, the latest book in the "Dark Brothers of the Light" series by Janrae Frank, is a smooth, intense read. Well plotted, colorful and full of exposition, it delves into the cultural and biological eccentricities of the separate races of this world as we follow the events first in the camp of Isranon Dawnbringer, and then the lycan village of Claw Redhand.
Isranon is kidnapped and rescued, and his followers take several Sa' necari prisoner. Isranon, himself, however, is undergoing a dangerous change. He is becoming more aggressive with Ankasha. As the nature of this new development is explored it is revealed that Ankasha has been brought to sexual maturity by giving Isranon blood. He, in turn, has been taken over by the breeding instincts of the Demoneater Male. Under a biological imperative to impregnate her, he becomes increasingly more cruel, endangering her life and his soul as the instinct to breed supersedes her Blood Slave tie to him. Isranon becomes the dominant lover, while Ankasha becomes the passive mate. Will they survive this new development? Will Ankasha become pregnant, or is she doomed to die the last of her race?
In the village of Isranon's former lover, Merissa, a new danger is revealed. Malthus, a sa' necari, slowly corrupts the denizens of the village, killing or enslaving and impregnating several of them while winning the trust of others. As we watch this cruel and painful series of events, Malthus becomes more in control of the village until he tricks Merissa into agreeing to marry him, endangering her soul and threatening her son's life. Isranon's son by Merrisa is a target for Malthus' wrath, and he plans to kill the child.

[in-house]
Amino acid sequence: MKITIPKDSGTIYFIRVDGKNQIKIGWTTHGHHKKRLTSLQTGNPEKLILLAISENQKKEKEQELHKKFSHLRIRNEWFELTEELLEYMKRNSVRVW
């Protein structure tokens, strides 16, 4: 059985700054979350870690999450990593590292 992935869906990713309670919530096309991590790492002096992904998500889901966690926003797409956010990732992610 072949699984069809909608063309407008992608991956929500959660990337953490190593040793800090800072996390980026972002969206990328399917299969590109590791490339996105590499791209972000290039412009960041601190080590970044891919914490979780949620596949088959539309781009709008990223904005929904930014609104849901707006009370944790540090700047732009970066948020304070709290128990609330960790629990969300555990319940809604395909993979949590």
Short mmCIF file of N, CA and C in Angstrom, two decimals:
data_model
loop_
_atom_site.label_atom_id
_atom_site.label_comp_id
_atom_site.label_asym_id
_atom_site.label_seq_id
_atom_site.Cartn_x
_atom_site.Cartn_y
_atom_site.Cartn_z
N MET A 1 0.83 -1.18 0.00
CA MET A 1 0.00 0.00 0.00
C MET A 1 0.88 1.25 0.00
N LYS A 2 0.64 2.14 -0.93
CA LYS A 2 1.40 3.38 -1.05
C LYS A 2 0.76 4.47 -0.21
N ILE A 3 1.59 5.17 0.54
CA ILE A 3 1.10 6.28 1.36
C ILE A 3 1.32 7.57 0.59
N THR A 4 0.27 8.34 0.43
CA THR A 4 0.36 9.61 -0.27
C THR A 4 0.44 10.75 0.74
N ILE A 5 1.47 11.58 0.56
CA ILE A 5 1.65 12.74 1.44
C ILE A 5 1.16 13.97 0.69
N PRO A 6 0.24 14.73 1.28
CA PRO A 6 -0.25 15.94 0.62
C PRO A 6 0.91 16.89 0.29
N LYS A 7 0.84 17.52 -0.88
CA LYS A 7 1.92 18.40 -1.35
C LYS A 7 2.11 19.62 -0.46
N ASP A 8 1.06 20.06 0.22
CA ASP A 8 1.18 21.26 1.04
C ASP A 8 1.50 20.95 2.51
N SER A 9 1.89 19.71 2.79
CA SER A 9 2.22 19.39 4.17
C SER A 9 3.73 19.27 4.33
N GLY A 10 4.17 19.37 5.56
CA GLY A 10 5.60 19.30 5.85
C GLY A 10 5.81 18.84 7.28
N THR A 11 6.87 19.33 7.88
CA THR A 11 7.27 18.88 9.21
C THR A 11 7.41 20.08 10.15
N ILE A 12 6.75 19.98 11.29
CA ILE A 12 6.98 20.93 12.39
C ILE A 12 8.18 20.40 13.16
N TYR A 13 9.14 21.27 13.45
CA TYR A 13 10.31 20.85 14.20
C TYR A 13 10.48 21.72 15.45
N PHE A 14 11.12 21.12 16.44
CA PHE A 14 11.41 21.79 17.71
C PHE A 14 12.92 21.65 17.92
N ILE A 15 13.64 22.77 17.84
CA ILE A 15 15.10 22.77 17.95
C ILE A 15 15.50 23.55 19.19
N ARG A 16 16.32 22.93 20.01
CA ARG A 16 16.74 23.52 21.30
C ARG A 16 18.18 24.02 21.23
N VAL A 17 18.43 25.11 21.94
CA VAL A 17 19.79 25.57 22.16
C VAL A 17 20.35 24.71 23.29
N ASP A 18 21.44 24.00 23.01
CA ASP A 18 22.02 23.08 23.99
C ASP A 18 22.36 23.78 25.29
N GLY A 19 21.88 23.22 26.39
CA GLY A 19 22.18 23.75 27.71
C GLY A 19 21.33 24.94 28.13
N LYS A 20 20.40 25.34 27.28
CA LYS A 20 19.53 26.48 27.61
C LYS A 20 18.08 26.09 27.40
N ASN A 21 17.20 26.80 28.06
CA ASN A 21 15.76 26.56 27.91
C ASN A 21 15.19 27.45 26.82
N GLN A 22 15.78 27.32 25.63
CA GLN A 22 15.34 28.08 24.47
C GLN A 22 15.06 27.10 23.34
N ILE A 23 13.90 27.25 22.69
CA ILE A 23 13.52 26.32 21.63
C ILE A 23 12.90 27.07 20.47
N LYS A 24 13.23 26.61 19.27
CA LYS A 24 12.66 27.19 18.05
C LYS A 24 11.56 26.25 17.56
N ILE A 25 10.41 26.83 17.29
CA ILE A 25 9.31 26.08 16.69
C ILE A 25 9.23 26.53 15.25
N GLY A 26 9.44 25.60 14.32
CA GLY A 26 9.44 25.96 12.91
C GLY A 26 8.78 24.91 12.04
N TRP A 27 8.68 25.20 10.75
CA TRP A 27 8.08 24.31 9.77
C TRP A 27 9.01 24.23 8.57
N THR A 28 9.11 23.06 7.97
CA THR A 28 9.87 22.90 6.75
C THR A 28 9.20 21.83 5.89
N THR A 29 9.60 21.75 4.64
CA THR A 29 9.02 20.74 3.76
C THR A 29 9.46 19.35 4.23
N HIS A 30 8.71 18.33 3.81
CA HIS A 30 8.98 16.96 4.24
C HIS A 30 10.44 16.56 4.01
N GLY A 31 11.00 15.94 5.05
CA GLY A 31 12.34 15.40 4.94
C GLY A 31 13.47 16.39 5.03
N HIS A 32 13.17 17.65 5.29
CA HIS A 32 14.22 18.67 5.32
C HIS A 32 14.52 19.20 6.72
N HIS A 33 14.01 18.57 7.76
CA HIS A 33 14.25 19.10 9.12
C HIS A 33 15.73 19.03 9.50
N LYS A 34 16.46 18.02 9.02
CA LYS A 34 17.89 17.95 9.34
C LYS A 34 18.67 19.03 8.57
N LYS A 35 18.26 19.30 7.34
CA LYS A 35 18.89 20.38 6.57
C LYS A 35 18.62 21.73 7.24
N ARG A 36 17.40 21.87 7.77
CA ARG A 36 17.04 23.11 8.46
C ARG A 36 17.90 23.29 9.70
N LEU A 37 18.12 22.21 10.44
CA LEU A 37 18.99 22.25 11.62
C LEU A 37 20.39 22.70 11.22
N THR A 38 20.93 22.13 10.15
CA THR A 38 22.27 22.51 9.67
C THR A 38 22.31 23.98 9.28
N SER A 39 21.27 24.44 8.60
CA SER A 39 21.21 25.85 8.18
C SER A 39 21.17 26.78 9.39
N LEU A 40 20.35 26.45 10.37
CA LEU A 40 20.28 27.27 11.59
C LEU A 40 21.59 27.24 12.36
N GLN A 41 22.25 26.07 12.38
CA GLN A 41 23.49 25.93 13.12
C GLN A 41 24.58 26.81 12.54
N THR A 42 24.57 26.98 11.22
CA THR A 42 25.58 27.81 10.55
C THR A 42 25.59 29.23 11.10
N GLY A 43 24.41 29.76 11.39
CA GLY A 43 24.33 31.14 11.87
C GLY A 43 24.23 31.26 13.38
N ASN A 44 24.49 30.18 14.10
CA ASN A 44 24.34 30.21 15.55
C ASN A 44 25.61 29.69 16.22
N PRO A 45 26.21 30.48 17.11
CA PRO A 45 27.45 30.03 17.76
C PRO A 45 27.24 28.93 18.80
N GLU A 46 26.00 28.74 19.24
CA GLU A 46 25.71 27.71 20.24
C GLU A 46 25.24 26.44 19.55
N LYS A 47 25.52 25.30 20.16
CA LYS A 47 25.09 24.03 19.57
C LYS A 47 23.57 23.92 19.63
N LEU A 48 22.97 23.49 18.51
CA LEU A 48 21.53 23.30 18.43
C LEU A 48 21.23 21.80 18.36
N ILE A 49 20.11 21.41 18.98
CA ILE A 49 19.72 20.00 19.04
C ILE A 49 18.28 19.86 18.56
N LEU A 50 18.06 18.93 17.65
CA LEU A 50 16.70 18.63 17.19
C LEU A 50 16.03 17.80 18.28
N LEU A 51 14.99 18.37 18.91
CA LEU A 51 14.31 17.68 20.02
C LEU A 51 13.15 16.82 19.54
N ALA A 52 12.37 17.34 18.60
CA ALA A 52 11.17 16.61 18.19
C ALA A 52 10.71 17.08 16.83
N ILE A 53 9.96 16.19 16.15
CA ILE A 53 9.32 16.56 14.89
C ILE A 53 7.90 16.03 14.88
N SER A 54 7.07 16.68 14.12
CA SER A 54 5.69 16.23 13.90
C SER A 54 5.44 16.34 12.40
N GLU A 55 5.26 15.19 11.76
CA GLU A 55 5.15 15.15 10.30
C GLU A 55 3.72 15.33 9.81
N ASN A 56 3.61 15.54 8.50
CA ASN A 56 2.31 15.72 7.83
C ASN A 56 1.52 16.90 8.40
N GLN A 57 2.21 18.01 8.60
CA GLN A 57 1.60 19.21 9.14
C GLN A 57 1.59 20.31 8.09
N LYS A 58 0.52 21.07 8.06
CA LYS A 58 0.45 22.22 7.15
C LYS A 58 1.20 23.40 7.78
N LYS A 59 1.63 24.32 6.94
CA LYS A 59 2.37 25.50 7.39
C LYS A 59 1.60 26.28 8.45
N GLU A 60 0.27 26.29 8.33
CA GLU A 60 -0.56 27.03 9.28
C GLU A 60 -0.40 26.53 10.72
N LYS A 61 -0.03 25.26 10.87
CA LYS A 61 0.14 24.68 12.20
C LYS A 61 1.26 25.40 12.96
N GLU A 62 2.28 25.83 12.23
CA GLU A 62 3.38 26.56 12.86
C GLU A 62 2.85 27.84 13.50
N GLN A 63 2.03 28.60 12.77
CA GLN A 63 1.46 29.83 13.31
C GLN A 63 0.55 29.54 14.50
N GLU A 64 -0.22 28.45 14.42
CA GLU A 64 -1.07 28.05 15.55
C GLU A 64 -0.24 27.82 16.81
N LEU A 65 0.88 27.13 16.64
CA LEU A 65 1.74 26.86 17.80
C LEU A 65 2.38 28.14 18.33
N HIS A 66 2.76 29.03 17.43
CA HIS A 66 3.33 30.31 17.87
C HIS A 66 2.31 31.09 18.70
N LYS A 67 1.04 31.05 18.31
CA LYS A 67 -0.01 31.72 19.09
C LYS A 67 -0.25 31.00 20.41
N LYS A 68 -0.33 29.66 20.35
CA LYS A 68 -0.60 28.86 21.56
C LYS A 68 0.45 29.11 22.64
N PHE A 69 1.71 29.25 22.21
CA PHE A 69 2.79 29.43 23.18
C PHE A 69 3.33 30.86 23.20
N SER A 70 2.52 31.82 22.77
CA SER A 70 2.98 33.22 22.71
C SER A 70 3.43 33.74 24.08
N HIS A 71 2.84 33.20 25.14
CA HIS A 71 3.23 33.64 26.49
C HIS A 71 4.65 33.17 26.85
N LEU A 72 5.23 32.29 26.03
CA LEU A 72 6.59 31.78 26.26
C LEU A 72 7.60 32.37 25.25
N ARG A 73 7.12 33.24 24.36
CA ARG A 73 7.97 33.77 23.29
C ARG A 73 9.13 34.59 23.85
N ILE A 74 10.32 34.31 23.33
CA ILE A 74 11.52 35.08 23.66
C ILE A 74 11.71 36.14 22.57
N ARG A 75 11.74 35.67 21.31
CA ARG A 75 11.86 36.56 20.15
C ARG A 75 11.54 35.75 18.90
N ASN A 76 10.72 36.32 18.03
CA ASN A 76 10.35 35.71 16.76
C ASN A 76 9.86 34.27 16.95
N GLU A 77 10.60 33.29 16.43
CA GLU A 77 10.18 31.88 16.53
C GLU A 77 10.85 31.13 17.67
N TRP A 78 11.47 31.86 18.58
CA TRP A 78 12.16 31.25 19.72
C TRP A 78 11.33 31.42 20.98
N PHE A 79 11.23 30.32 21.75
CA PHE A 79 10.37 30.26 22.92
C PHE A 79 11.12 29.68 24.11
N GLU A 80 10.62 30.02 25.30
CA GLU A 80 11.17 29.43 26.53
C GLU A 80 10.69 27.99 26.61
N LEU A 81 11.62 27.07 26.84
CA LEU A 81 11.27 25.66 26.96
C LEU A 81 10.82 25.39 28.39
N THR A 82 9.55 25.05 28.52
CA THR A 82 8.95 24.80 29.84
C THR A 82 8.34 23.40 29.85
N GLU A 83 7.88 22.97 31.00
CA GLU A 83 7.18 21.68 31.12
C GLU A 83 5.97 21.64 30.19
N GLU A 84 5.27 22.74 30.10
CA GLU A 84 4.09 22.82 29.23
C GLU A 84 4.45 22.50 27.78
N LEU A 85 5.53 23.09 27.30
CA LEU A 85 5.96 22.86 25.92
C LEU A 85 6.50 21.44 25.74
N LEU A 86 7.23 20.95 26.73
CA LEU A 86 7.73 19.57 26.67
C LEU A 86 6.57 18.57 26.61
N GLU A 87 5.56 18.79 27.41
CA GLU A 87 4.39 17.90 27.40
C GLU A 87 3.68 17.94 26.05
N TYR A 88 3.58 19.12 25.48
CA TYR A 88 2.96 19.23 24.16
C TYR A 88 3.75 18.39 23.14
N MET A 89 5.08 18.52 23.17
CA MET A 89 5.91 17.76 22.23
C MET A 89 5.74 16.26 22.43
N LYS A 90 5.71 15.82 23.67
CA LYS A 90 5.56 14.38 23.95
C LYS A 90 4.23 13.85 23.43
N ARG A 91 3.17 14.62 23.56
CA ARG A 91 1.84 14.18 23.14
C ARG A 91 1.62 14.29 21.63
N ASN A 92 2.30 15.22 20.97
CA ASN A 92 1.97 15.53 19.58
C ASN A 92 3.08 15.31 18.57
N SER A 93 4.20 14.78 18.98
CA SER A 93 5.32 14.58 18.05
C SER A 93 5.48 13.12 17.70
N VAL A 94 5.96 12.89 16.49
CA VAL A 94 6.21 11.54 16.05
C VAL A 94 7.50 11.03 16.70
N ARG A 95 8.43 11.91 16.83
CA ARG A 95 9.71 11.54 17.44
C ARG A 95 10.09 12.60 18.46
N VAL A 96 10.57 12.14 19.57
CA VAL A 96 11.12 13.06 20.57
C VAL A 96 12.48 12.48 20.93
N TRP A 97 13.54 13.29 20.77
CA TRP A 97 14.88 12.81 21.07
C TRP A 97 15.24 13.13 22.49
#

Ms. Frank's writing is strong, colorful and wonderfully alive. For example, this passage:
"The three yuwenghau were a study in contrasts: massive Lokynen with his barrel chest, and arms like temple columns, his legs like tree trunks; Hathura, slender to the point of appearing fragile, yet flaring through the shoulders, translucently pale skinned with white hair and silver eyes; Meleajys, a dark-skinned blond, whose lanky build stretched his ropy muscles along a raw-boned frame."
With scenes like this one we are caught up in the story. Character development is deep and cultural development rich. The actions of the characters in this novel ring true. It is filled with character studies, from that of Ankasha and Amiri, bound by heritage to one another, to the doomed Beth, whose corruption leads to a shameful and horrible death. The story moves forward with a sense of logic, yet emotion and personality are never forgotten. There's a little too much sexual content, taking away from the balance of the novel a bit. I would have liked to see more action to even this out. Yet, at the end, both Isranon's life and Malthus' plans move forward, with new developments that advance the plot nicely and add tension to the novel.what is infidelity why married men cheat on their wives